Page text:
Last week were the Days of Awe on the Jewish calendar, the reflective period of time between Rosh Hashana and Yom Kippur, culminating, of course, with Yom Kippur and the fast. Yom Kippur fell on Saturday this year, and whenever that happens, I can't help but feel cheated out of a shabbat. For me, the Jewish sabbath is always a joyous day, one I look forward to throughout the week for many reasons besides it being a day off from work. But when Yom Kippur supersedes the sabbath, the tone of the day changes to what you would expect for a Day of Atonement.
And in general, I have difficulty with the way we force these days to take on the significance that they do. If you're Jewish or watch The Colbert Report, you know that during this time there's a whole process in which we're supposed to ask forgiveness of the people around us and grant forgiveness to those who ask. I know it's a vital part of my religion, and yet I can't help but feel that there's a certain artificial aspect to it. Human beings can't turn forgiveness on and off like a light switch, and during these Ten Days of Repentance many of us are too busy and emotionally fragile to deal with the actual wronging that we may have done to each other.
(On the other hand, I absolutely do agree with the idea that God cannot forgive you for sins committed against your fellow human being; only the injured party can forgive you.)
I also hate fasting. Like many of us, I find that it throws my body out of whack and it takes a day or so for me to recover. The one advantage to Yom Kippur falling on Saturday is that we had Sunday off from work. (Next year, Yom Kippur falls on a Thursday, which is going to feel odd.)
But now that it's over, I'm delighted that we have the fall holiday of Sukkot to enjoy this week and next. It does tend to front-load the fall with holidays, but I've always agreed with the rabbi who was dumfounded by the number of people that observe Rosh Hashana and Yom Kippur and then ignore Sukkot entirely: "It's like eating your vegetables and then skipping dessert."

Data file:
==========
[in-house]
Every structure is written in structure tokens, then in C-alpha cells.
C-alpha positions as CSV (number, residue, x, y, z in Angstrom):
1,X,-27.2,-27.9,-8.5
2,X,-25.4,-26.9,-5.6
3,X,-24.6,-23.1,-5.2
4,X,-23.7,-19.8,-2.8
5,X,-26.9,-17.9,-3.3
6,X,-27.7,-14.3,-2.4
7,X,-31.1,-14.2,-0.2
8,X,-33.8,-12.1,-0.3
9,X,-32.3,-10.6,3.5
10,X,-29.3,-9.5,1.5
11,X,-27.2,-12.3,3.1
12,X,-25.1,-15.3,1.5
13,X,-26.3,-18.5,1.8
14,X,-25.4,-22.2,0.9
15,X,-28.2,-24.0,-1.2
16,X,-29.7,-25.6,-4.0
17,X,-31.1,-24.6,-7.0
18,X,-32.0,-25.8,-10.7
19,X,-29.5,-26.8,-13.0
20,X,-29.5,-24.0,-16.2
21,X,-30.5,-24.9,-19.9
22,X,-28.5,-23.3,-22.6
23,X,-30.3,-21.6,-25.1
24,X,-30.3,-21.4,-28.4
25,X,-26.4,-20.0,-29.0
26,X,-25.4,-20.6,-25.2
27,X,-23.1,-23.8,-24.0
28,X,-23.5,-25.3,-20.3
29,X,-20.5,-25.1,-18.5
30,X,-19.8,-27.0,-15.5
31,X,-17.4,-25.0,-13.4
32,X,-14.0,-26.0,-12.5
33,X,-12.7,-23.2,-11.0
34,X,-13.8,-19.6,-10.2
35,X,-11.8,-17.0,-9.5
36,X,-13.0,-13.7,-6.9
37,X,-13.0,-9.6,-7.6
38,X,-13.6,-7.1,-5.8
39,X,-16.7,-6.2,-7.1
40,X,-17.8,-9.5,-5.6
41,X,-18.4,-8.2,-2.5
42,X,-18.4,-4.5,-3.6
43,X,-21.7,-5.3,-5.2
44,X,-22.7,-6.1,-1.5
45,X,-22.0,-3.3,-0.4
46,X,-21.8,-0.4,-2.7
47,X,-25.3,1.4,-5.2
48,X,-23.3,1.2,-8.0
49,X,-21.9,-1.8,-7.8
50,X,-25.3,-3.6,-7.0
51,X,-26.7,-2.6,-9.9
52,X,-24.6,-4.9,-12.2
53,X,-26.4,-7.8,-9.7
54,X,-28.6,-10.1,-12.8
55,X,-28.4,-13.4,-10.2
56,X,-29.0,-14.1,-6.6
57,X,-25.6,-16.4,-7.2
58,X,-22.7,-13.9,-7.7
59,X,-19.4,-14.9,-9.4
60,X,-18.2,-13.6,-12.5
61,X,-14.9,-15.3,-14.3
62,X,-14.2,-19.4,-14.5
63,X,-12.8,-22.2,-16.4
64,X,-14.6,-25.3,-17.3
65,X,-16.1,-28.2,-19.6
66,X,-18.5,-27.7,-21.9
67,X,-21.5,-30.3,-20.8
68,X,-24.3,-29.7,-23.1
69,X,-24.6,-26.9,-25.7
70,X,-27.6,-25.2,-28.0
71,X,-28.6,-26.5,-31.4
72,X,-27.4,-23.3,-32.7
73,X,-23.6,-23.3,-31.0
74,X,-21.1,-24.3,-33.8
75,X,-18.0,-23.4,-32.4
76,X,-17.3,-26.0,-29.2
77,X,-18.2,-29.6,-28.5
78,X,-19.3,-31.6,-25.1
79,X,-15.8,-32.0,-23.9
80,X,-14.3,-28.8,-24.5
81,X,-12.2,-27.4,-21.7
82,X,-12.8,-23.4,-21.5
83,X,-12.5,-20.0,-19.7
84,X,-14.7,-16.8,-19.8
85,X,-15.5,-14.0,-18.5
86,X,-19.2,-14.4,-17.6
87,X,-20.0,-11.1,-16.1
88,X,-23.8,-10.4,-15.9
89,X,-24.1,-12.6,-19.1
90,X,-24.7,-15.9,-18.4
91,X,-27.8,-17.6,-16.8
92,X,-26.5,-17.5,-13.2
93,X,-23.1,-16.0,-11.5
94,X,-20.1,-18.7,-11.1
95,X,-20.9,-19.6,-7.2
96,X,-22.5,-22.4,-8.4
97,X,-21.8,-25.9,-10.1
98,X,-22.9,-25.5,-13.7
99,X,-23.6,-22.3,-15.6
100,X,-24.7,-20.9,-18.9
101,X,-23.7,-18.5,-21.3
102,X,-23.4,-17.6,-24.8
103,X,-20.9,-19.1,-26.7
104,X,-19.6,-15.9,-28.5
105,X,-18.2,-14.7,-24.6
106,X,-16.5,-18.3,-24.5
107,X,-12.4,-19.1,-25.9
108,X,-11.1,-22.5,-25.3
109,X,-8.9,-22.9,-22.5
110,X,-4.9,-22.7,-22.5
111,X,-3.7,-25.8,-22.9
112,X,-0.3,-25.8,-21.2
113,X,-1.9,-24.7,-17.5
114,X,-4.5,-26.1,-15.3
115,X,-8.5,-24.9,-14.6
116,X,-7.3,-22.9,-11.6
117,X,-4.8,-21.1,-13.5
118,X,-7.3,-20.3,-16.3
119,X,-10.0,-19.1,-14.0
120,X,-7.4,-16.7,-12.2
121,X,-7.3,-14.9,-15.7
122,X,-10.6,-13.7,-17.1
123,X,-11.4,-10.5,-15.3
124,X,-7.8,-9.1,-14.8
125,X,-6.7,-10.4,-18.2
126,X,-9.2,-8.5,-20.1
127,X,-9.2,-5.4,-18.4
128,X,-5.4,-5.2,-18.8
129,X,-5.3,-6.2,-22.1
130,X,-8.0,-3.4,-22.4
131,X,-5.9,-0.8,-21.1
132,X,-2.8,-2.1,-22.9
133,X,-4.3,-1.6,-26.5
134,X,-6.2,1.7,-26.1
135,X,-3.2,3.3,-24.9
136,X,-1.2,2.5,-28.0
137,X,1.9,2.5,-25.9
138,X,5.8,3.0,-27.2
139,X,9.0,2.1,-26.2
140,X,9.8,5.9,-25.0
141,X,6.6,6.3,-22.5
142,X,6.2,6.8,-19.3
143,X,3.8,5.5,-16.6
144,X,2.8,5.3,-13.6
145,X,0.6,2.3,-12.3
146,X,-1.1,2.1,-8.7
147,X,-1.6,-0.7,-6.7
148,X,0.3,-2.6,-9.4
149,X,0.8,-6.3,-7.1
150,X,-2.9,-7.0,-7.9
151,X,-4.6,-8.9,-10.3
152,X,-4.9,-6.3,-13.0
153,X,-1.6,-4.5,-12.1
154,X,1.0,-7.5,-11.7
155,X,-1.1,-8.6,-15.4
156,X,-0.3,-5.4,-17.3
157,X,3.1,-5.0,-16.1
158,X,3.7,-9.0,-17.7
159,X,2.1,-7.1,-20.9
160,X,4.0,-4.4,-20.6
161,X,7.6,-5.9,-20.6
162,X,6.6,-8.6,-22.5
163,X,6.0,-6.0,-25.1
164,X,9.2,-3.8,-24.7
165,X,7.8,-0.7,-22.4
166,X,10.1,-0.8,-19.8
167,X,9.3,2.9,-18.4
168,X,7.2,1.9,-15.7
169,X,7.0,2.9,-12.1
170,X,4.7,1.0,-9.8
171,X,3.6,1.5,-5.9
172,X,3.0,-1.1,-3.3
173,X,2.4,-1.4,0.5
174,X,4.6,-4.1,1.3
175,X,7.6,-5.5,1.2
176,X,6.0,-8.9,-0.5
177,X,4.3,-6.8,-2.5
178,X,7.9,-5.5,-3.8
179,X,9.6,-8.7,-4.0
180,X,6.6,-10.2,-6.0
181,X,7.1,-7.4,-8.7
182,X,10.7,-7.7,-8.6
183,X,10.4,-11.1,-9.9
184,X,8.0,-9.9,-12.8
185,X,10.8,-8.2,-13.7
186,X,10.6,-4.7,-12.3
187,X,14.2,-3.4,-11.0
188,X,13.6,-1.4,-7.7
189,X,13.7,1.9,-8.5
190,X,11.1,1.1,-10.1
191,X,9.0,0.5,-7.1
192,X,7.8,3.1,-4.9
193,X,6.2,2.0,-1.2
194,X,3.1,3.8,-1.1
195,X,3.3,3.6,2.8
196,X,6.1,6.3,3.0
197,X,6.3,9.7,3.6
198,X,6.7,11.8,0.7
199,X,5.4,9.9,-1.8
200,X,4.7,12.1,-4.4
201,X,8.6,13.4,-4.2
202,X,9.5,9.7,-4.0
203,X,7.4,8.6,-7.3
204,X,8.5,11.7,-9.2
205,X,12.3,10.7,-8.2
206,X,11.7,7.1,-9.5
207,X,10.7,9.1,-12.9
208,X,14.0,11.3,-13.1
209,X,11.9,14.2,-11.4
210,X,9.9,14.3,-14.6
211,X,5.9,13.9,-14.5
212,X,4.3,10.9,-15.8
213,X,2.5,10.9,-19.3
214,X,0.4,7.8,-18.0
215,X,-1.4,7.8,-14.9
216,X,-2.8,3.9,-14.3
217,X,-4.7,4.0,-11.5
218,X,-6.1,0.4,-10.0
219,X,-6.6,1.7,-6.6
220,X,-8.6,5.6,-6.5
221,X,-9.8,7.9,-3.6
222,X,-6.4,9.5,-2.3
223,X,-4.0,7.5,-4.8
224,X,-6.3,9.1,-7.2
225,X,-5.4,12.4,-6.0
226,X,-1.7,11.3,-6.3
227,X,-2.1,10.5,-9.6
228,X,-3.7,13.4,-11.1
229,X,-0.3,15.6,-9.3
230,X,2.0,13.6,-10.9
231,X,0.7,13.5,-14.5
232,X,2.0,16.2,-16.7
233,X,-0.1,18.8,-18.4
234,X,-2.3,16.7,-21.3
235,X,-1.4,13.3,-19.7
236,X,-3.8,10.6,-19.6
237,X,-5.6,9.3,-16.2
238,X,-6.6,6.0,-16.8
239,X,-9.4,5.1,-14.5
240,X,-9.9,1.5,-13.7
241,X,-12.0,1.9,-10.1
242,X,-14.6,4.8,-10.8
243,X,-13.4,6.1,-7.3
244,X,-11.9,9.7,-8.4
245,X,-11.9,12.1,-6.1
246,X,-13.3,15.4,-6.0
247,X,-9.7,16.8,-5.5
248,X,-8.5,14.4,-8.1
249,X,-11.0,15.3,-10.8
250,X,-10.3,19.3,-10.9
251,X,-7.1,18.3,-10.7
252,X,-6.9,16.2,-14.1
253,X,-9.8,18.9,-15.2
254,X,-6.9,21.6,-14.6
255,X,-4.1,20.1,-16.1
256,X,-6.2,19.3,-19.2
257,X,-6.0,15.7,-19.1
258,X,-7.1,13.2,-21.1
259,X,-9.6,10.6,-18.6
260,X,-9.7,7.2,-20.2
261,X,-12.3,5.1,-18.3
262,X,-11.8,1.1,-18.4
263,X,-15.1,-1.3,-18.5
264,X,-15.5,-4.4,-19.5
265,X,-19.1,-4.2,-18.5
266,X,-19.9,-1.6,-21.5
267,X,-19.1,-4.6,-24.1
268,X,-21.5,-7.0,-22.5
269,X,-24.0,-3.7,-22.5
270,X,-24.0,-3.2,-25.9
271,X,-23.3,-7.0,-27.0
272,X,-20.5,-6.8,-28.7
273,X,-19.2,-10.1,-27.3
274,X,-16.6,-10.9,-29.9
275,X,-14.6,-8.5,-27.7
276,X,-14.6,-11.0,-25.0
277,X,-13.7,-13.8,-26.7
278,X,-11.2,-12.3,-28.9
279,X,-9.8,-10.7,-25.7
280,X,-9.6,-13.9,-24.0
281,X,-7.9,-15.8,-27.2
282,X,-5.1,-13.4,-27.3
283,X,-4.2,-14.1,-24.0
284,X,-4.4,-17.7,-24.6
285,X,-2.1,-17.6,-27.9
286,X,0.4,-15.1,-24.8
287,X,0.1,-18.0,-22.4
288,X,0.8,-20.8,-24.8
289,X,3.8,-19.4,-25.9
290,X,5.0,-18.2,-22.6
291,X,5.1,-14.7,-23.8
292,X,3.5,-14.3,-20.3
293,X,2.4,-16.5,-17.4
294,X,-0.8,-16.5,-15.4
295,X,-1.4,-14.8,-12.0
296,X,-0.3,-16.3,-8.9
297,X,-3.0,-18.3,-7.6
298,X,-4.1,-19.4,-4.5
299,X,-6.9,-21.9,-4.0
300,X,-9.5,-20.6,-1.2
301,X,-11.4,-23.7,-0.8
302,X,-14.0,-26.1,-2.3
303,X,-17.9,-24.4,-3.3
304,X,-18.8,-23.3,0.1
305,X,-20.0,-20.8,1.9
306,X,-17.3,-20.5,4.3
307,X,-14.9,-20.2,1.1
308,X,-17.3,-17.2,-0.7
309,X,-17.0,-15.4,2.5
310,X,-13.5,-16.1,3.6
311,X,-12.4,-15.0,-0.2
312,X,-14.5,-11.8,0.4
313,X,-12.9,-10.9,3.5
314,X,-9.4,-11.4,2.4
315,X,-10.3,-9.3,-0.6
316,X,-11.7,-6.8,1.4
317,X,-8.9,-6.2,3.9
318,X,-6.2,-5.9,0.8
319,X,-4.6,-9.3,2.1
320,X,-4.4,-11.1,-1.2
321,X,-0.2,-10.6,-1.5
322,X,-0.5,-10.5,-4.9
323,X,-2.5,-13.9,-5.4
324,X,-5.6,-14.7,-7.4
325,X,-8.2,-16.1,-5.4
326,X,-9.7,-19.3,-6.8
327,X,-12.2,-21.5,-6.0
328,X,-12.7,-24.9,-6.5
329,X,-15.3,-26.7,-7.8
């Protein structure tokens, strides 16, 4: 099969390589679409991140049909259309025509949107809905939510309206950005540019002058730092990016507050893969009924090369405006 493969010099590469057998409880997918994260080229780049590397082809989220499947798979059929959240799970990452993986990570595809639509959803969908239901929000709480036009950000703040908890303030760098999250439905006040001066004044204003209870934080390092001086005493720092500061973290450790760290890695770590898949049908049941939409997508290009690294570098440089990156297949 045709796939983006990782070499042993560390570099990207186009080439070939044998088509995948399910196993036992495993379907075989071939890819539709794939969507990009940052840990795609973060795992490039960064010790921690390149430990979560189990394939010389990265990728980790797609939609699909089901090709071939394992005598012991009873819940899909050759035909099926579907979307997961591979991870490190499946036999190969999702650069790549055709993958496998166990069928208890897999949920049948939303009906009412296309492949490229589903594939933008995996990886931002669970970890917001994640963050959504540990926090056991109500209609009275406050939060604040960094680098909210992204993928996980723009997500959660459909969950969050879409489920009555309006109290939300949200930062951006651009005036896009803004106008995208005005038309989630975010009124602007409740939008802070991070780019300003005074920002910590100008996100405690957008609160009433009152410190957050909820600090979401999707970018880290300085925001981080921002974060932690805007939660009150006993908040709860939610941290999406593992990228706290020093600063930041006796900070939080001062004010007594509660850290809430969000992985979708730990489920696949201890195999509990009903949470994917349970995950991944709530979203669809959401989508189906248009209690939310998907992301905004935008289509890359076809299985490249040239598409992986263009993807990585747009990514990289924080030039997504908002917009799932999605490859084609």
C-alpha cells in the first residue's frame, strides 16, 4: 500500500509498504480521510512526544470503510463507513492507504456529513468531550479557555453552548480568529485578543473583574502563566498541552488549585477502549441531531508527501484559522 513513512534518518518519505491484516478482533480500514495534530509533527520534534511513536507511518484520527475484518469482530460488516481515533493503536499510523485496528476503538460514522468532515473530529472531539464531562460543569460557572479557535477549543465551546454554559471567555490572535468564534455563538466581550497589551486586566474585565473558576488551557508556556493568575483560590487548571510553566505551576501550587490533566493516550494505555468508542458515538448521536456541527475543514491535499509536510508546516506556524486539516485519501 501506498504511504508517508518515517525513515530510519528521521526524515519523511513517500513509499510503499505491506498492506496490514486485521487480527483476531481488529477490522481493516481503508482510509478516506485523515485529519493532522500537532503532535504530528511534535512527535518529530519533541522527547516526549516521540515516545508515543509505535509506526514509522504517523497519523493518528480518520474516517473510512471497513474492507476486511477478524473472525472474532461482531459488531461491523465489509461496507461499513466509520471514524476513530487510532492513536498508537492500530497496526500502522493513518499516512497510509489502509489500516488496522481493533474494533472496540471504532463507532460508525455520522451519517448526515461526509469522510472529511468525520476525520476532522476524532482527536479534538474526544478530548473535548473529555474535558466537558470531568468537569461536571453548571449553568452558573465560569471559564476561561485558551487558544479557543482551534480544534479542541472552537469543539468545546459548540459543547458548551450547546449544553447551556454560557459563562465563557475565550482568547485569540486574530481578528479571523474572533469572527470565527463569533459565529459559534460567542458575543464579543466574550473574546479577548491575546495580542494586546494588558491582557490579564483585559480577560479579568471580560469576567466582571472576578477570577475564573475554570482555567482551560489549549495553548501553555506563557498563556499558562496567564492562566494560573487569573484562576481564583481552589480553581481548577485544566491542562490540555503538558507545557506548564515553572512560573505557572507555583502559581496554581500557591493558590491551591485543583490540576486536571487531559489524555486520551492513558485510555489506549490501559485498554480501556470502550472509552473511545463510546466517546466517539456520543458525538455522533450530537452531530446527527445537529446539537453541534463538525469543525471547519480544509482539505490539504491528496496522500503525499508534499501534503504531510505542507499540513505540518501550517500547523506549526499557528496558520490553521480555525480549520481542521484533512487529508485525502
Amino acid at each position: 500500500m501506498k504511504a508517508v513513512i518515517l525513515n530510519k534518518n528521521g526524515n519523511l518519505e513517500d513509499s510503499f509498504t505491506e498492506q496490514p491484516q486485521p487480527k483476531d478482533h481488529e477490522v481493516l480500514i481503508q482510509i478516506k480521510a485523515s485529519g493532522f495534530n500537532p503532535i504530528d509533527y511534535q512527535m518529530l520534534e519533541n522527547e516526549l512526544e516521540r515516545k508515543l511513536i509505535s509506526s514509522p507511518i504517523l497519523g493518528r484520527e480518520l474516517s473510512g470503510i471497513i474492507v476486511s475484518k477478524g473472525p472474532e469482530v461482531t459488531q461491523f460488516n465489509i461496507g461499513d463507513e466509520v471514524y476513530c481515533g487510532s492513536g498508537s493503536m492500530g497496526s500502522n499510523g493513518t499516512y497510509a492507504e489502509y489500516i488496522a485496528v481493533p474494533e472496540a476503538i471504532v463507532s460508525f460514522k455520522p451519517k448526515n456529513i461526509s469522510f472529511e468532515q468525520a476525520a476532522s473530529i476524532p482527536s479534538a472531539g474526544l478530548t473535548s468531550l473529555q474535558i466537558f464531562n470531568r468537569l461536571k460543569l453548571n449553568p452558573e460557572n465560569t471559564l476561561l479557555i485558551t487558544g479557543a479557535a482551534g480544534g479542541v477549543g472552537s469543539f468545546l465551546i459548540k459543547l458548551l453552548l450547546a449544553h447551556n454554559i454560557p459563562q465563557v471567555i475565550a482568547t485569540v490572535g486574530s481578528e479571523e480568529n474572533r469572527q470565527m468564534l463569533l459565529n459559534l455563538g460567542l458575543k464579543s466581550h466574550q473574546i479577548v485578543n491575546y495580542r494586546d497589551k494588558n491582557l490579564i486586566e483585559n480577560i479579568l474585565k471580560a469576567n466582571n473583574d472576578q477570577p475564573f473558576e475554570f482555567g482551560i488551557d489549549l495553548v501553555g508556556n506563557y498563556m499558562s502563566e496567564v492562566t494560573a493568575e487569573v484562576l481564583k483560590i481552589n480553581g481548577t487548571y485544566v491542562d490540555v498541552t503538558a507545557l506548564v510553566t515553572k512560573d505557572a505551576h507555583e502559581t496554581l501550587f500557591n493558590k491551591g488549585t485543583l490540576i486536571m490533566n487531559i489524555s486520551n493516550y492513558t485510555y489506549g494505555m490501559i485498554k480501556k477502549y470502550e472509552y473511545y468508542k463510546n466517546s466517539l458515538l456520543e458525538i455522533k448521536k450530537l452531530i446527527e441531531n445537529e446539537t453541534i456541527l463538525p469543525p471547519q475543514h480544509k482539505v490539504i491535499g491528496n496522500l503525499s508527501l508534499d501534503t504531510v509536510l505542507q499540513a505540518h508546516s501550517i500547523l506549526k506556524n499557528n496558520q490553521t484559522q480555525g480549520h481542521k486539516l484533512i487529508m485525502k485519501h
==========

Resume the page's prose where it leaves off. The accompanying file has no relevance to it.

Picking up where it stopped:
On to some personal stuff. Although much of the issues regarding Mom's estate have been settled, there's still quite a lot to do. Mom had the whole collection of the family photo albums, and it's fallen to me to scan in every single photo so my brothers and I can each have a full set. Afterwards, I plan to hold onto the originals, even though the suggestion was made that once we had digital copies, the originals could be disposed of. That feels anathema to me. Scanning in photos takes a lot of time, so this is going to eat up many hours of my life, but Josh has expressed his gratitude to me for doing this, so I know it's a worthwhile thing to do.
Anyway, even though we have albums from our childhood, I'm actually starting with an album from when Mom was about 18 years old. Here's two photos I scanned in last night. The first is of my Mom:
|Eleanor Mae Cohen (Burstein), circa 1954
And the second are my Mom's parents:
|Louis Cohen and Clara Baker Cohen, circa 1954
I find myself wishing I could talk to them and find out what they think of this whole scanning in of their photos. I also wish they were around to identify some of the people I don't recognize.
Hm. Much of the other stuff going on is too boring to discuss. :-) If anyone has any particular questions they'd like to ask, I'll do my best to answer them.
In the meantime, here's a rare sentiment from Marvin, after he reads God's final Message to His Creation in Douglas Adams's So Long And Thanks for All the Fish: "I think...I feel good about it."